Marías has often used parallels from his own life – he did teach at Oxford, for example – and mixed real names in with invented people, but was most definitely not writing a roman à clef.

In Dark Back of Time he moved this on and wrote much longer still. And in Your Face Tomorrow, he makes use of real people and perhaps even words they really said.

Javier Marías has a point. His father Julián was a philosopher, and in real life was betrayed by a friend who turned on him, invented stories and reported him to Franco’s thugs. Julián Marías was briefly in prison, but escaped with his life and had to move his family to the US to be able to teach.

In the first part of the novel there is a wonderful section in which the narrator’s betrayed father argues that his son’s questions – the whys, why would a friend do this, did you have no inkling of what he was capable of, etc – do not help understanding but tend to bring the enquirer down to the bitterness, envy and fear of the betrayer.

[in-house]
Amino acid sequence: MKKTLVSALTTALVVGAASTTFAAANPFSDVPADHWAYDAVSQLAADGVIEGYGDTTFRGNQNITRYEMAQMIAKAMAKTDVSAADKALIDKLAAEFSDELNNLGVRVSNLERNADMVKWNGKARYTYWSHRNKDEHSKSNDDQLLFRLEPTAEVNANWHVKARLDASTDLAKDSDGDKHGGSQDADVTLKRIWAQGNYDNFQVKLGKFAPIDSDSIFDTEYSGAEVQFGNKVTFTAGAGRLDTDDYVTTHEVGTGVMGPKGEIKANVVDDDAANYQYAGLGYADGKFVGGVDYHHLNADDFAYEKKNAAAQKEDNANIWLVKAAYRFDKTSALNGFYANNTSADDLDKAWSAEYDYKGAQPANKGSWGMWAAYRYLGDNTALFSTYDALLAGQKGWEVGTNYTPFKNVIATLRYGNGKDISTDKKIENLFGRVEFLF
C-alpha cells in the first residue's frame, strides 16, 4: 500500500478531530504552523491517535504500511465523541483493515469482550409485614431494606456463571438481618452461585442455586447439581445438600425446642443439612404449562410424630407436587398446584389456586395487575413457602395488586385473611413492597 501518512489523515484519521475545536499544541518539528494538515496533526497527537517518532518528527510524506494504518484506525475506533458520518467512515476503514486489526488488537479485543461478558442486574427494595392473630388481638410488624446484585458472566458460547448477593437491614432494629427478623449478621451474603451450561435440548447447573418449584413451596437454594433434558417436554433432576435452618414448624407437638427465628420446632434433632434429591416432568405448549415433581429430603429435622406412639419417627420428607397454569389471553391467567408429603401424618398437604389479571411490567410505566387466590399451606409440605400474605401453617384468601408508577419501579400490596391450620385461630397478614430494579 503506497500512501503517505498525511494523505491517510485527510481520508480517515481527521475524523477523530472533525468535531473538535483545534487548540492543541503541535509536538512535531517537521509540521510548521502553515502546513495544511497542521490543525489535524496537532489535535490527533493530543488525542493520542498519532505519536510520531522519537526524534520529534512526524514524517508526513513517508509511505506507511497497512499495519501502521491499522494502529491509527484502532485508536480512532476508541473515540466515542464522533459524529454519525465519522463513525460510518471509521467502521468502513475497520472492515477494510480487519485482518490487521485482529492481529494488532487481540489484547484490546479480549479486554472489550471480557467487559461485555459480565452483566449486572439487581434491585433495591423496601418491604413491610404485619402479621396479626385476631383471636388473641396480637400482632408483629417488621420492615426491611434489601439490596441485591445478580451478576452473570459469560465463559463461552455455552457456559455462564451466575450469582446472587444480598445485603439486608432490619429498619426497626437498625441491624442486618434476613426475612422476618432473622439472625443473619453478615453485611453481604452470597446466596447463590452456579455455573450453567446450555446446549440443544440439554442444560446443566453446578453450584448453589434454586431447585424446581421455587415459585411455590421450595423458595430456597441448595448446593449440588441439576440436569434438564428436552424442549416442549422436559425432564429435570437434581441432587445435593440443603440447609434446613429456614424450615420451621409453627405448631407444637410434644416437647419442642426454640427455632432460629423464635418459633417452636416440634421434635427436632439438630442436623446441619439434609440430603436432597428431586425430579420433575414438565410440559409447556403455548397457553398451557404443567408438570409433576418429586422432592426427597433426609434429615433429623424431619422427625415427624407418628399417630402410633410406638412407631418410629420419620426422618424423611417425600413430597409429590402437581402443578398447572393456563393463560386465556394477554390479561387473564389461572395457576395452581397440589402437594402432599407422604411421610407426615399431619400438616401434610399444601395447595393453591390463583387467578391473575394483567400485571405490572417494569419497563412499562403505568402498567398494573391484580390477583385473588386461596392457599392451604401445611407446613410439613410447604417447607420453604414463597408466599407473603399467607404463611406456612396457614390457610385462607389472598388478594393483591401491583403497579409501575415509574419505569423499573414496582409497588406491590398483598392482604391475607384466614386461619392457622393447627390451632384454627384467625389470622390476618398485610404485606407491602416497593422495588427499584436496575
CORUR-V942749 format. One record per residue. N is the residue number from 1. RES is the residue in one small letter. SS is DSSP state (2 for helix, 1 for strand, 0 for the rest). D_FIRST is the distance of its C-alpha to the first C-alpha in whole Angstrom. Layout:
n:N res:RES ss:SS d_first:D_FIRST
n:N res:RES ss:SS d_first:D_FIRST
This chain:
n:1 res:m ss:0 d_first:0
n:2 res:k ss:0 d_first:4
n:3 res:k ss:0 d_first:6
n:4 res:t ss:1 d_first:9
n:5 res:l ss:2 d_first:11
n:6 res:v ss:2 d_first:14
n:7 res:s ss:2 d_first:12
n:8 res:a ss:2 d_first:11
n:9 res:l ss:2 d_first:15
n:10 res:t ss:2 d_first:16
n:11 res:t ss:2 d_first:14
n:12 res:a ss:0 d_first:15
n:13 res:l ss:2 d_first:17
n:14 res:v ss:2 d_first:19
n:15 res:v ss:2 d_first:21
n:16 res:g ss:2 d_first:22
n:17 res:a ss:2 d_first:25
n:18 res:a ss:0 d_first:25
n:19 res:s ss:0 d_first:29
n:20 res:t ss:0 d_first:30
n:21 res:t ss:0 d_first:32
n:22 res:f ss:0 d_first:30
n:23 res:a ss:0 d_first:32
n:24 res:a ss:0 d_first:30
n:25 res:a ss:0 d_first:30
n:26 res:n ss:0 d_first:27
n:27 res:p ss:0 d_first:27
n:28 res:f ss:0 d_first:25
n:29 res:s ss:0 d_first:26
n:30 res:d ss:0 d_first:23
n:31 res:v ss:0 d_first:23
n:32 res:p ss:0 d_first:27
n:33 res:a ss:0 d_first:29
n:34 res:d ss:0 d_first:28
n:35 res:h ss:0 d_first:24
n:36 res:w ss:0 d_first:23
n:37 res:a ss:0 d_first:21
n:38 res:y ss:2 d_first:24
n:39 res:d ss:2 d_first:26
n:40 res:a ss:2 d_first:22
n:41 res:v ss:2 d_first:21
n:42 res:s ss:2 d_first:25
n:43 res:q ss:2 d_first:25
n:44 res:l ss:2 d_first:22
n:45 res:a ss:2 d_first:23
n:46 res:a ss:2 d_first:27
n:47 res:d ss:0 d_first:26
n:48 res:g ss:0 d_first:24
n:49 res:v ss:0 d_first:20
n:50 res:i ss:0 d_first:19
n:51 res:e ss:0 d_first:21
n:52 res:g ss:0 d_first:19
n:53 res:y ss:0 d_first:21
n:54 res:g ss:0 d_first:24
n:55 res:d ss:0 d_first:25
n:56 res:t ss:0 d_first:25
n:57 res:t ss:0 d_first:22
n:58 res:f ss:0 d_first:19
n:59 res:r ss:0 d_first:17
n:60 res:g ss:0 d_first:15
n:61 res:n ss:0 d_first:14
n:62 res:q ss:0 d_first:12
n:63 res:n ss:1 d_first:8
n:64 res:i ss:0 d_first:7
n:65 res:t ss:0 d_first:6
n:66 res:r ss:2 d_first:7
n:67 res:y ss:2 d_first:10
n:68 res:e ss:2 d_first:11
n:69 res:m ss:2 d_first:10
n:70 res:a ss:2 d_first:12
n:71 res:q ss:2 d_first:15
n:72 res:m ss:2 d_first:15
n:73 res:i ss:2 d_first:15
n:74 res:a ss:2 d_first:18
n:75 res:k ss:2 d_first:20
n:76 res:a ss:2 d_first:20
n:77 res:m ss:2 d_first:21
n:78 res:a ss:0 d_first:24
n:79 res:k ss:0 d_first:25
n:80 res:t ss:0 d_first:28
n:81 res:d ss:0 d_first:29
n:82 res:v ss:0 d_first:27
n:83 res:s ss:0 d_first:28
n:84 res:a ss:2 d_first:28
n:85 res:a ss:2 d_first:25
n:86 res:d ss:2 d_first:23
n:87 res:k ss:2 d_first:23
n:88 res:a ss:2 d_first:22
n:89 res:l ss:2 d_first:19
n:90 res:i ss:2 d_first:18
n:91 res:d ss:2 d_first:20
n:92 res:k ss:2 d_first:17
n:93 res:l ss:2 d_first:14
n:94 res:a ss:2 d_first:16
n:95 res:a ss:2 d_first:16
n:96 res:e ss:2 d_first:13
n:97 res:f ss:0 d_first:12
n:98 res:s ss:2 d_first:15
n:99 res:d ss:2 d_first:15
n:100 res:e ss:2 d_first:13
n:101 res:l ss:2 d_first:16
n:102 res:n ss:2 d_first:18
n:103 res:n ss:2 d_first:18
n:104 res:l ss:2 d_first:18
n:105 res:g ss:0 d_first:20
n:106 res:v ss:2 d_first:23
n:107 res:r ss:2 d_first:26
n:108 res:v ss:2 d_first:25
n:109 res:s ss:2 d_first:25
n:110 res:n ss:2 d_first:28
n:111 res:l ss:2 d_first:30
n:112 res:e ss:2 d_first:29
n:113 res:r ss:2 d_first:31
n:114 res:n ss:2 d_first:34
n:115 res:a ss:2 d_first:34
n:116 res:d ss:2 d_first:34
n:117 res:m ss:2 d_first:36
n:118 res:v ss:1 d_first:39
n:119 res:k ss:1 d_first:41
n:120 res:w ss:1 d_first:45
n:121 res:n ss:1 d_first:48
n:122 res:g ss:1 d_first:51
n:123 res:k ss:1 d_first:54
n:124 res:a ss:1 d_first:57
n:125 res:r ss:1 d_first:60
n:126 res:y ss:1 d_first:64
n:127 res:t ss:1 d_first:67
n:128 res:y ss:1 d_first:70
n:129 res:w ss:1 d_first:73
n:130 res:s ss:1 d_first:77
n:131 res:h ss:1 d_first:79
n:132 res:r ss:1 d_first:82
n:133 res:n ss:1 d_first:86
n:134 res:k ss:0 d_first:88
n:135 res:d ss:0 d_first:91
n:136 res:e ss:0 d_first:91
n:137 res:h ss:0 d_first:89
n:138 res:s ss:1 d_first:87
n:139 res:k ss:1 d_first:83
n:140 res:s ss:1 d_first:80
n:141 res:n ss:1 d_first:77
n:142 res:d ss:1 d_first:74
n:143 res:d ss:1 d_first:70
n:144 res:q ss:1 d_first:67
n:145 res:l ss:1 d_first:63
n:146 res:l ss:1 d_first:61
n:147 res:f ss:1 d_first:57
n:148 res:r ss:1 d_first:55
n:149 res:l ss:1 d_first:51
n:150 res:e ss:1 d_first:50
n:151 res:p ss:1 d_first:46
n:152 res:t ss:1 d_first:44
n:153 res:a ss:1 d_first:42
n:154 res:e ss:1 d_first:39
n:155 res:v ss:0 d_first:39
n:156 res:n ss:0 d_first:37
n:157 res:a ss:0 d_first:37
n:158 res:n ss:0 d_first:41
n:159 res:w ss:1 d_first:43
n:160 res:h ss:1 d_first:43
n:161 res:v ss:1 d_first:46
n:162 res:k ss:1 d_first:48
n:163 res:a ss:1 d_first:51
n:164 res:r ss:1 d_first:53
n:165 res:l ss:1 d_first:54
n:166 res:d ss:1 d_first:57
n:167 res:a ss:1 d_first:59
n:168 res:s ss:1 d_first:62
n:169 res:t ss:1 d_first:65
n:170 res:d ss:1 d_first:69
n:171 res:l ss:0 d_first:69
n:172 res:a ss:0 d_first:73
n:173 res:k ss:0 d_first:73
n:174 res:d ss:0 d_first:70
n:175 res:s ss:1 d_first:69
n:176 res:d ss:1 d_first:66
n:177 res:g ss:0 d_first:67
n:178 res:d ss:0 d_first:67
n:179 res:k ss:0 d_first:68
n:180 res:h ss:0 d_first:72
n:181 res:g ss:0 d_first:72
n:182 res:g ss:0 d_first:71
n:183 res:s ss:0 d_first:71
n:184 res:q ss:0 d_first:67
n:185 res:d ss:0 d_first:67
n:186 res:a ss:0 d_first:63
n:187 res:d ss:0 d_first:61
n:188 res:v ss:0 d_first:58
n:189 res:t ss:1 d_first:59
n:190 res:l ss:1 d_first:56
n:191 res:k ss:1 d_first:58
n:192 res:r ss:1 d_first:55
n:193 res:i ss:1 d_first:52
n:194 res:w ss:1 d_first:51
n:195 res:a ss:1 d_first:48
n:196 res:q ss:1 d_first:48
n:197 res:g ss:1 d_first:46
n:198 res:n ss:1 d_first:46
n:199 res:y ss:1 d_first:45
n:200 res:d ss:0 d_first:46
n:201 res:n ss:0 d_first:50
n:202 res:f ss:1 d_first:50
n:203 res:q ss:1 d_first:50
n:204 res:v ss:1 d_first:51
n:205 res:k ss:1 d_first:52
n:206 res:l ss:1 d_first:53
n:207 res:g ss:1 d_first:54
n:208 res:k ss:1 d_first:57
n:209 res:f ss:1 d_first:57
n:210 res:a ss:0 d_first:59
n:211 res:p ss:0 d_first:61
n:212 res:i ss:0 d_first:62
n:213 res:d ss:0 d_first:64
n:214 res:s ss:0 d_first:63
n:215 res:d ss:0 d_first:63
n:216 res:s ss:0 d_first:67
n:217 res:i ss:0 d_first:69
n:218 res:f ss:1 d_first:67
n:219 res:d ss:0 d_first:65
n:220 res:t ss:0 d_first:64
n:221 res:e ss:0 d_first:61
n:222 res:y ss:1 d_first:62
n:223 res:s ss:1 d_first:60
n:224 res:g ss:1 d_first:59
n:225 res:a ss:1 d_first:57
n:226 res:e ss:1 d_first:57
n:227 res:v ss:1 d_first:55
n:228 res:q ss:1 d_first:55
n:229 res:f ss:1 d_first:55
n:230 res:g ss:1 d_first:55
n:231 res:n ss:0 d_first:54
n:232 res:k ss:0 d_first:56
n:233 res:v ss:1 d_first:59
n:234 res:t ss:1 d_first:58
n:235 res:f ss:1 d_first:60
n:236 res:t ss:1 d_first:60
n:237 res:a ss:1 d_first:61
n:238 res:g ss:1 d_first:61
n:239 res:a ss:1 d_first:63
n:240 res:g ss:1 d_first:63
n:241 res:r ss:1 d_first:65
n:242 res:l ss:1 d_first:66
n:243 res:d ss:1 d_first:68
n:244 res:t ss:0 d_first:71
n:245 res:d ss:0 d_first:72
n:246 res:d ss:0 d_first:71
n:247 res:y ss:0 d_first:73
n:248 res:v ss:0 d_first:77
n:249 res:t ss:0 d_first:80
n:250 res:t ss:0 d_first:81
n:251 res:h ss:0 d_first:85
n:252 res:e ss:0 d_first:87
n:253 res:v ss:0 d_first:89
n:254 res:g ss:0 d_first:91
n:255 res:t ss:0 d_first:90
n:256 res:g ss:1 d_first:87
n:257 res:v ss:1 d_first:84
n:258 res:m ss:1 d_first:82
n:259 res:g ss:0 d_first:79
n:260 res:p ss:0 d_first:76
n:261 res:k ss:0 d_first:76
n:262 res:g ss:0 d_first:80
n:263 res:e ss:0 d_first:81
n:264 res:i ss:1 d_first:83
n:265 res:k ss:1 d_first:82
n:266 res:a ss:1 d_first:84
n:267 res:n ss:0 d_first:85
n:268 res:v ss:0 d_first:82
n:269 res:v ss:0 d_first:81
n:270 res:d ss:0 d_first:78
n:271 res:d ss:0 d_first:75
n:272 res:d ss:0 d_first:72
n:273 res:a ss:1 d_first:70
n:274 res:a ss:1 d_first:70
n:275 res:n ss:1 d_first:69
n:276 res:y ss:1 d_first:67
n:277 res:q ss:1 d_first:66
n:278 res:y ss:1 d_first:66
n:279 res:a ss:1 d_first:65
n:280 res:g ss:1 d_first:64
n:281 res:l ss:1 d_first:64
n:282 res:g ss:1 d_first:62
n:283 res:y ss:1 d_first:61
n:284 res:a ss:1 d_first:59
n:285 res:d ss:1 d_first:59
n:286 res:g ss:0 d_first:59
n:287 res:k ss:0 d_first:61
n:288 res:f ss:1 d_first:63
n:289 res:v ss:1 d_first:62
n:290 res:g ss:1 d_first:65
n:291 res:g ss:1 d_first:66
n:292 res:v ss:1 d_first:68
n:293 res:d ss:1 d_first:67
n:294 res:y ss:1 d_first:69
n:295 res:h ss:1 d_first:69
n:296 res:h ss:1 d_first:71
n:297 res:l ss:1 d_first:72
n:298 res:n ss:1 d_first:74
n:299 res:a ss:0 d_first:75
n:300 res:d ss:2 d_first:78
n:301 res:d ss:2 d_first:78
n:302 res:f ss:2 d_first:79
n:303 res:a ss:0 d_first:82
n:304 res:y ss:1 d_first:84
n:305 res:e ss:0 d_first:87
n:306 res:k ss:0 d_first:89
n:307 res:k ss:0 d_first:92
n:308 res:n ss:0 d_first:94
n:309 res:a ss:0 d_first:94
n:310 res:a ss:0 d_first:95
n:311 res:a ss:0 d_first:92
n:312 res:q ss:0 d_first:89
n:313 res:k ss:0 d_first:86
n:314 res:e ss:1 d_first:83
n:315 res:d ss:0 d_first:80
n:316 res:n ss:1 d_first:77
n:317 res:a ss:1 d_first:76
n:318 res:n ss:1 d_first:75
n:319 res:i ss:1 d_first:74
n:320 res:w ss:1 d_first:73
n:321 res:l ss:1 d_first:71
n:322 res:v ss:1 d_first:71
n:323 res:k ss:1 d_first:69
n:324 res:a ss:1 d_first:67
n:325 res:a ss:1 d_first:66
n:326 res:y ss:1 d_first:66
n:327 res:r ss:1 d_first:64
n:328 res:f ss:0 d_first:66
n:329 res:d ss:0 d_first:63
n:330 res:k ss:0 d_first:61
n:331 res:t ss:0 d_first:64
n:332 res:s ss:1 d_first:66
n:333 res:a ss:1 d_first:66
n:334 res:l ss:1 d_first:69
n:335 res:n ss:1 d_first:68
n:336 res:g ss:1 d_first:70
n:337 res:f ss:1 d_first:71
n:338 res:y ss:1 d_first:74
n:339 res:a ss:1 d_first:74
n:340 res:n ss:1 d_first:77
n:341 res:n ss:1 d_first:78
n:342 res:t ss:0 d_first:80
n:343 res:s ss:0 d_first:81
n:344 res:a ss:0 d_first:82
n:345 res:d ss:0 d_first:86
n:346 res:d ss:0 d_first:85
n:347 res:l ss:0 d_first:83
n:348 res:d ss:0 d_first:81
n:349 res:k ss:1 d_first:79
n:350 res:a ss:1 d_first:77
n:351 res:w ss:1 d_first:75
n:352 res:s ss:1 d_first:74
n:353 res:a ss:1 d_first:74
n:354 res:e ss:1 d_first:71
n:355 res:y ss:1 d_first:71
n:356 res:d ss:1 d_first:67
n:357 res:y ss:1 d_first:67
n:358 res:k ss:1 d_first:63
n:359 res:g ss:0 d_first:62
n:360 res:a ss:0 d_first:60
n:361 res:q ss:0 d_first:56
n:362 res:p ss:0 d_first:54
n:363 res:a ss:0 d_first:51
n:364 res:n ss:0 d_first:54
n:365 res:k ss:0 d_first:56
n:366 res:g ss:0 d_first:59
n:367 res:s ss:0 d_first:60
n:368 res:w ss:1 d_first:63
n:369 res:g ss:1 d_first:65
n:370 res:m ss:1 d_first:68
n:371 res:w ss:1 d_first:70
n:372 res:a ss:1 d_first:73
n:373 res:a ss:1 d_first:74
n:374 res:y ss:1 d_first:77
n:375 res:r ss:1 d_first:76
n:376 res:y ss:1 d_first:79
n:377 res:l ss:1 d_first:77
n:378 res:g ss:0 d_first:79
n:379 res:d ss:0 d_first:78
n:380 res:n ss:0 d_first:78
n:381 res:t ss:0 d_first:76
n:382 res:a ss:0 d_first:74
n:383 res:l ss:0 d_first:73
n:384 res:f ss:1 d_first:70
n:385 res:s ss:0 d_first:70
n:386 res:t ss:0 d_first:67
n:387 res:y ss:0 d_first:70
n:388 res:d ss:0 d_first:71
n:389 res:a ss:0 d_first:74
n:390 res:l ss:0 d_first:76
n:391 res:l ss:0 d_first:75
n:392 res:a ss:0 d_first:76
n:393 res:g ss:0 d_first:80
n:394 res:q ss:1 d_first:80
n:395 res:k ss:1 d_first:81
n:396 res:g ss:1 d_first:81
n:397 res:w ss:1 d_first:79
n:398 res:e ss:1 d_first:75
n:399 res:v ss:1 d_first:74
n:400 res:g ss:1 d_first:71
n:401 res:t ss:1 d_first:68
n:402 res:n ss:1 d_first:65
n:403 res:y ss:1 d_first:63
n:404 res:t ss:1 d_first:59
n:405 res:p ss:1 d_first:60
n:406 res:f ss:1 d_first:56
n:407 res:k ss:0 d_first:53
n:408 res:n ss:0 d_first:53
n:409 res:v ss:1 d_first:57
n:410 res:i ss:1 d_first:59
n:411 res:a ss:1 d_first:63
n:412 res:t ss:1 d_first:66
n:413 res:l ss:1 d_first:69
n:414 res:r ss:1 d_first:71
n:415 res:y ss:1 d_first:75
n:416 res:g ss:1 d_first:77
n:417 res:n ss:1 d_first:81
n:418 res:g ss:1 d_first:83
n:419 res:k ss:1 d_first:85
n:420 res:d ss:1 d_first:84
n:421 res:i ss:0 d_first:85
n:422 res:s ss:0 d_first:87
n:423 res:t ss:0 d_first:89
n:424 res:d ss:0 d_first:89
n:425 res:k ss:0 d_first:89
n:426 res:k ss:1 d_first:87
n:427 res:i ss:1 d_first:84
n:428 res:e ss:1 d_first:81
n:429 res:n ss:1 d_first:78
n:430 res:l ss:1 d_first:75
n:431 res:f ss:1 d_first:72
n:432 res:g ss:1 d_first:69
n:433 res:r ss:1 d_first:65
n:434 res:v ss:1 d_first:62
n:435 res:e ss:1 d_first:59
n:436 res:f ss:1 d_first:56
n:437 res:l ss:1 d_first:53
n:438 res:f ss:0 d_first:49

For the son it’s not so simple because his mother’s life, his siblings and his own, have all been changed and to some extent twisted by someone who is just a name. Julián Marías never gave that name. In this book, Javier Marías has.

In a sense the book is a monument to his father – and to Sir Peter Russell, a hispanist and, during World War 2, a spy. Sir Peter was born with the surname Wheeler – the name he is given in the novel. Both died fairly recently.

But anyone who has seen Javier Marías gleefully pronounce the narrator’s surname Deza (Death-a) knows he has much more in mind.

Marías is frequently compared to Proust by reviewers. This refers to the quality of the fiction, and to an apparent discursiveness and sometimes long sentences. He can also sound pernickety, but that is only if you deny that we all speak different languages, even when we speak the same one. The comparison with Proust may also be because Marcel had the notion that writers translate the world for the reader.